Brian Eno Is an Artist of Many Identities, so Music Doc ‘Eno’ Has 52 Quintillion Versions

There’s a reason music legend Brian Eno has never been the subject of a music documentary: He thinks they’re rubbish.

“I always find them frustrating,” said Eno, zooming into the post-screening Q&A at the January 18 premiere of “Eno,” which is, in fact, a documentary about the musician. “Any documentary I’ve ever seen about anybody I know, I thought has missed out [on] most of the interesting things about them.”

Eno’s larger problem with biography, whether it’s a movie or book, is that even the good ones “trace a sort of single chronological path through and make everything follow from each other.”

Veteran documentary director and producer Gary Hustwit shared Eno’s concerns. So this was his pitch: The documentary would be a different film every time it screened. Rather than the filmmaker making the connections between different aspects of Eno’s life, art, and ideas, digital artist Brendan Dawes would develop generative A.I. software that would randomize which parts of “Eno” appeared in each screening, and in what order.

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Dawes has used generative processes involving data, machine learning, and algorithms to create his own celebrated art, which includes interactive installations, electronic objects, online experiences, data visualisations, motion graphics, and imagery for screen and print. He told the Sundance audience that according to his calculations there were 52 quintillion (that’s 52 followed by 19 zeroes) possible permutations of “Eno.”

Did Dawes’ engine ever produce a version of the film that Huswit didn’t like? The short answer is: Yes. That was true in the team’s earliest experimentations, which meant Huswit and the film’s editors, Maya Tippett and Marley McDonald, needed to strike a balance between the complete randomness of Dawes’ engine and the filmmakers’ natural instinct to control and shape the material as storytellers.

The solution lay in identifying the key scene that needed to be in every version of “Eno” and by establishing a consistent opening and ending. With that infrastructure, every iteration worked.

In many ways, “Eno” is a traditional documentary. The director conducted sit-down interviews with Eno about his career and life and gained access to the musician’s vast personal archive that included over 500 hours of video footage amassed over his six-decade career. Tippett and McDonald assembled these elements into different sequences (the filmmaking team referred to them as “modules”).

For example, the version that premiered at Sundance included sections about Eno producing U2’s early albums, his ’80s exploration of video art, collaborations with David Bowie, his philosophies on pop music, scoring the NASA documentary “For All Mankind,” Eno’s love of nature and how it relates to his work, and his groundbreaking work in ambient music. It also discusses how Eno didn’t know how to play an instrument when he began working with the first synthesizers as a member of the band Roxy Music.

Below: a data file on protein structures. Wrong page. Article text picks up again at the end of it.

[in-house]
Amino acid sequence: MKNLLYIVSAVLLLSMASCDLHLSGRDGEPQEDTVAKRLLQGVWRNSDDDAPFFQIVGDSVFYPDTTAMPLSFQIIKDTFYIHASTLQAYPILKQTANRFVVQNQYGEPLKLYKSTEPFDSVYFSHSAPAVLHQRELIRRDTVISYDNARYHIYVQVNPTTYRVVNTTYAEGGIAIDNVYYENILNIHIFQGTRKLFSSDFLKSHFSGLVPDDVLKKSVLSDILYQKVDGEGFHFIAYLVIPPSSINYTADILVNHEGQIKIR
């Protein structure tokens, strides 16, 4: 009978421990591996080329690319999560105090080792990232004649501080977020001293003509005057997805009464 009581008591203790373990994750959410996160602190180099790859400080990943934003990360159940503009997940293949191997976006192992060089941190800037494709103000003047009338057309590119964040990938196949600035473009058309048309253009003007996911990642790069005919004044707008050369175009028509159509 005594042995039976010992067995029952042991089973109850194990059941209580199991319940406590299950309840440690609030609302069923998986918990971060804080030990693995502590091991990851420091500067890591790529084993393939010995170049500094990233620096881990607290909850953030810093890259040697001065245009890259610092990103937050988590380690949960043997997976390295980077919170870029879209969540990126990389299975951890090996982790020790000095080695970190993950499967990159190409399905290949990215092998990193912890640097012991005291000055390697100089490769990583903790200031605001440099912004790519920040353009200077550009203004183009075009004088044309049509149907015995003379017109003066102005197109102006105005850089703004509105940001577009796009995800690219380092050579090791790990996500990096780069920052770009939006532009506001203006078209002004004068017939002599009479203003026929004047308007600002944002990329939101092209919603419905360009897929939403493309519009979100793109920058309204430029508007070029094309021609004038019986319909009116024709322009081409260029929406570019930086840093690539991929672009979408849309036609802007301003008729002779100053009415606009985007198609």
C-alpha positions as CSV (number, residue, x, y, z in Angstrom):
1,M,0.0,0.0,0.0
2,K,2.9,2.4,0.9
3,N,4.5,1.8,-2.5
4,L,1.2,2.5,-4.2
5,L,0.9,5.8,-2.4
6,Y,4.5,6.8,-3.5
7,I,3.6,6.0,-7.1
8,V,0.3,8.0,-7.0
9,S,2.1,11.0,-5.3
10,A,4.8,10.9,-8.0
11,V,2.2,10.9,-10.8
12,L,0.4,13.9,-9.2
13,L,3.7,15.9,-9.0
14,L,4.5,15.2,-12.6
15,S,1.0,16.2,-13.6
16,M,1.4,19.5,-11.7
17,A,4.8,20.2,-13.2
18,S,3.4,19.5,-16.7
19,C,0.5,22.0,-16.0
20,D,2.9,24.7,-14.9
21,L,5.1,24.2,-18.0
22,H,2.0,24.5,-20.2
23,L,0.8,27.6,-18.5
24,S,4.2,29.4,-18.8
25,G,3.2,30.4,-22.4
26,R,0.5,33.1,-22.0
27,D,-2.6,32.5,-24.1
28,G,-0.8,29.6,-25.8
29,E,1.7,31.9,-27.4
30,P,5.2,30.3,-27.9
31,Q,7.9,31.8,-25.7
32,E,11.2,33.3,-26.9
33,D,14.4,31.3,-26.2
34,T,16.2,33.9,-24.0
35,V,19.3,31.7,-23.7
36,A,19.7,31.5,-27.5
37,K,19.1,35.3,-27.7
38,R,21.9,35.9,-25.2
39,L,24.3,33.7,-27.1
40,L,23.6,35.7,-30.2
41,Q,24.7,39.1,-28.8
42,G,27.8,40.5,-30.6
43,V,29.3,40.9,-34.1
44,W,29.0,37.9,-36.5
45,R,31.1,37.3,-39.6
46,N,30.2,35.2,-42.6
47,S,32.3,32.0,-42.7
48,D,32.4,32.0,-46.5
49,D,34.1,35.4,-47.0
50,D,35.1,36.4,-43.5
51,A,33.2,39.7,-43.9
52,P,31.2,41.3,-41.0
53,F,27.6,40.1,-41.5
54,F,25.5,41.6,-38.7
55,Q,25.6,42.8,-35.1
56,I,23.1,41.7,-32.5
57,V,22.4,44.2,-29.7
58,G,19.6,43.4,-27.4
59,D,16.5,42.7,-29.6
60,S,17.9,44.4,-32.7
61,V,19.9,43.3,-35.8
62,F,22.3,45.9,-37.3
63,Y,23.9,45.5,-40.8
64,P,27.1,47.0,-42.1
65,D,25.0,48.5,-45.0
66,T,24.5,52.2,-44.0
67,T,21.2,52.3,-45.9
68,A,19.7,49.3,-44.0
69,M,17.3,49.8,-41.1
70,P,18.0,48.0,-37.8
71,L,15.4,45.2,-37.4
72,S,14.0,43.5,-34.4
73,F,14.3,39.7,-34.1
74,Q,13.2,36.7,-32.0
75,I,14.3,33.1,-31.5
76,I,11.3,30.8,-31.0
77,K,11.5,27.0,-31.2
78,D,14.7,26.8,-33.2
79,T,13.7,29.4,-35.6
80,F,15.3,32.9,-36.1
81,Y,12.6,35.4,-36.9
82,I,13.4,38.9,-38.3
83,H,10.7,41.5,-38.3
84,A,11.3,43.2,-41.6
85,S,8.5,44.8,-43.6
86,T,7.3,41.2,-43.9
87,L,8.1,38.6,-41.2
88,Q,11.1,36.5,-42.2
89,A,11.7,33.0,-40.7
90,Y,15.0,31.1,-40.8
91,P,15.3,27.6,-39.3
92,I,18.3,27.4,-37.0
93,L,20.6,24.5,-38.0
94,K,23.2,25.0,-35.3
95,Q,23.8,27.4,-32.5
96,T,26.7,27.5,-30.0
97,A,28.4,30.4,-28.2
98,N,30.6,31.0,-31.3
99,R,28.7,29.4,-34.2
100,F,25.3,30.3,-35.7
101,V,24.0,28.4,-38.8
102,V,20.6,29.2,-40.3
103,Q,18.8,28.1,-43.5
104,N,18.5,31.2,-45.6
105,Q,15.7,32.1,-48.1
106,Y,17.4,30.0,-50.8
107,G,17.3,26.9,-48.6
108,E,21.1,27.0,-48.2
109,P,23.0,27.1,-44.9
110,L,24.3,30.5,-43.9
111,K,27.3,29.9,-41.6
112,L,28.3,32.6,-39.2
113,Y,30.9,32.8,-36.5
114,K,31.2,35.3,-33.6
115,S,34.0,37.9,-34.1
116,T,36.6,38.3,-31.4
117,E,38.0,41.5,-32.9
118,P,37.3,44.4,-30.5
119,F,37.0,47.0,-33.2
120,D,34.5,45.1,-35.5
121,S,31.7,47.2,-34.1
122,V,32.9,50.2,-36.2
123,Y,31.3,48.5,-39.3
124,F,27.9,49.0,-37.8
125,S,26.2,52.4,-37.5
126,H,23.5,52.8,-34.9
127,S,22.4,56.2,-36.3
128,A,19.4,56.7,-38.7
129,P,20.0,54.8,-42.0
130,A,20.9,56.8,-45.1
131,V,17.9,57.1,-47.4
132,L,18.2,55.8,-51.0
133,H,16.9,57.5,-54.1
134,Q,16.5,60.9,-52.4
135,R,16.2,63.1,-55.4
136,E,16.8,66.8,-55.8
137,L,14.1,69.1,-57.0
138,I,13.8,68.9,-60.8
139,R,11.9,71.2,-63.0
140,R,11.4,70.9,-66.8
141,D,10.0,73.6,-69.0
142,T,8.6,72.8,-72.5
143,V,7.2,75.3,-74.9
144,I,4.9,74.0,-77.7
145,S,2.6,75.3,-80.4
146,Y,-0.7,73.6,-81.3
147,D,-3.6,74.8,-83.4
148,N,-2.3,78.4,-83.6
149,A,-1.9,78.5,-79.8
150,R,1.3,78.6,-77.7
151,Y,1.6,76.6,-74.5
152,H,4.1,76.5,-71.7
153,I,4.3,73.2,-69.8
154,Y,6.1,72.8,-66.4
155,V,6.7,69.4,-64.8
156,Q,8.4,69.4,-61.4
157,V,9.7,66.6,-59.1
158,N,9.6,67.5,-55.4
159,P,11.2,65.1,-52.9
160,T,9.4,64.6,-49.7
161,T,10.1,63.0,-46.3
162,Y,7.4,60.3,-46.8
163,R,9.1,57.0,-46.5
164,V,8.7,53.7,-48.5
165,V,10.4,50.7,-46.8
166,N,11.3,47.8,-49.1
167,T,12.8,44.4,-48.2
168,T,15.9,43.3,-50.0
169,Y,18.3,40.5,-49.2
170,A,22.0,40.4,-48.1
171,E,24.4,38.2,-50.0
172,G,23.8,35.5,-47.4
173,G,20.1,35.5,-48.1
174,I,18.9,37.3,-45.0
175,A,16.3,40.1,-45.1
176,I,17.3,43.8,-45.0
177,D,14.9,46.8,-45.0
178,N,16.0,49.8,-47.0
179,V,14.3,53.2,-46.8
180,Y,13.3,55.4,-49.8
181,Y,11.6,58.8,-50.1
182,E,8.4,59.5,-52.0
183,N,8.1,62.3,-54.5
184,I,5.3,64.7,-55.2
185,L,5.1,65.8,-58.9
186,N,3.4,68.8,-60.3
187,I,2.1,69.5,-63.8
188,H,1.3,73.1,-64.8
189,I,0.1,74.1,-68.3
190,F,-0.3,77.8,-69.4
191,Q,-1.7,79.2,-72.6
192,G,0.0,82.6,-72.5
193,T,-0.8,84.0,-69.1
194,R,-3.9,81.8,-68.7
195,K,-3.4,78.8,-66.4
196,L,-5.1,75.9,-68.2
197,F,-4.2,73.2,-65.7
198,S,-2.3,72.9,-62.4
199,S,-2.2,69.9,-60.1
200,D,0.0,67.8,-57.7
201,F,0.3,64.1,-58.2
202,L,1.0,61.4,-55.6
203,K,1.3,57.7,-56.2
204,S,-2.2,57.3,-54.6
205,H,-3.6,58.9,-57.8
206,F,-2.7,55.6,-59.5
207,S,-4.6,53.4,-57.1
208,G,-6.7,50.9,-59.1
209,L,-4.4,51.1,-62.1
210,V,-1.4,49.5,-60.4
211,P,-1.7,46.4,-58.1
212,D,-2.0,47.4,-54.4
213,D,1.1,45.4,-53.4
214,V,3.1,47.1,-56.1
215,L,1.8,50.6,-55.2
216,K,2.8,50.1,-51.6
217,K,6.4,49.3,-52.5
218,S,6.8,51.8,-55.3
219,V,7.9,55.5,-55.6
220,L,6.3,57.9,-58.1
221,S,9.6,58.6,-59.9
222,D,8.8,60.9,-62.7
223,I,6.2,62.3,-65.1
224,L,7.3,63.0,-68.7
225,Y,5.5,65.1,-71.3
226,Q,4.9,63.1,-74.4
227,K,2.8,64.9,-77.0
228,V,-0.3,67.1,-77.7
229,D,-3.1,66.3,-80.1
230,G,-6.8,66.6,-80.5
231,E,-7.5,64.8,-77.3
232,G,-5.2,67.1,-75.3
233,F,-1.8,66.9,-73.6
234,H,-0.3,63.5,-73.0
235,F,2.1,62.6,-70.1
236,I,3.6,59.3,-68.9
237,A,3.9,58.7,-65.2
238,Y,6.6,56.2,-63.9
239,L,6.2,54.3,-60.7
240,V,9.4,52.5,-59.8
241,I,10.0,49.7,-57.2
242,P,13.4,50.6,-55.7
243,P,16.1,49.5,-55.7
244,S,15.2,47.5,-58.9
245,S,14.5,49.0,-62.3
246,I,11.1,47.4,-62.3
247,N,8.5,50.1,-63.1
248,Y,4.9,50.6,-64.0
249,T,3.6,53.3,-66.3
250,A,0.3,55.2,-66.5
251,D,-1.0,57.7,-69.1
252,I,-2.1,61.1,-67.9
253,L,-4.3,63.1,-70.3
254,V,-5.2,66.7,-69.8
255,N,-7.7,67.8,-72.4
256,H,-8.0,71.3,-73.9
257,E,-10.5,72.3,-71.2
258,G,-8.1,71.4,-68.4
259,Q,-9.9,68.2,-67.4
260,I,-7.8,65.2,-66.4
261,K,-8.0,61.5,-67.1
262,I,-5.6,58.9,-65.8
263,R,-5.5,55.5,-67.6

However, the filmmakers extracted many more modules from Eno’s incredibly varied career and expansive philosophies about art, life, technology, and the future. Those are also available to watch, in theory, if viewers experience another of the 52 quintillion documentary variations.

An audience member who liked the film expressed frustration that the premiere version of “Eno” didn’t touch upon the Portsmouth Sinfonia (a 1970 orchestra Eno assembled from non-trained musicians). Huswit said there was a Portsmouth Sinfonia section and invited the audience member to the next day’s screening, which will be a totally different version that could include it.

“I think the most interesting thing is that every cut that you watch, there are different themes that emerge because we thought about what we were trying to say with [each of the] scenes,” said McDonald. “But seeing two scenes back to back, that you wouldn’t have thought to put back to back, creates a whole new idea and theme and gets at this larger picture.”

Those involved in the project think Eno — who utilized cutting-edge technology, including generative software, throughout his career — was the ideal subject for this formal experiment.

“I liked the idea of a film that worked the same way that my music works, which is to say with a fairly high degree of randomness in it,” said Eno. “And often a high degree of non-repetition as well.”

A clarification made during the post-screening discussion worth mentioning for those who plan to see the film at Sundance: Each of the six screenings at Sundance (including the press & industry and Salt Lake City screenings) will be completely different. However, while Dawes’ engine is capable of outputting different versions “live” in real-time, that’s what’s not happening at the festival. The team output six versions, and generated six different DCPs, ahead of the festival.


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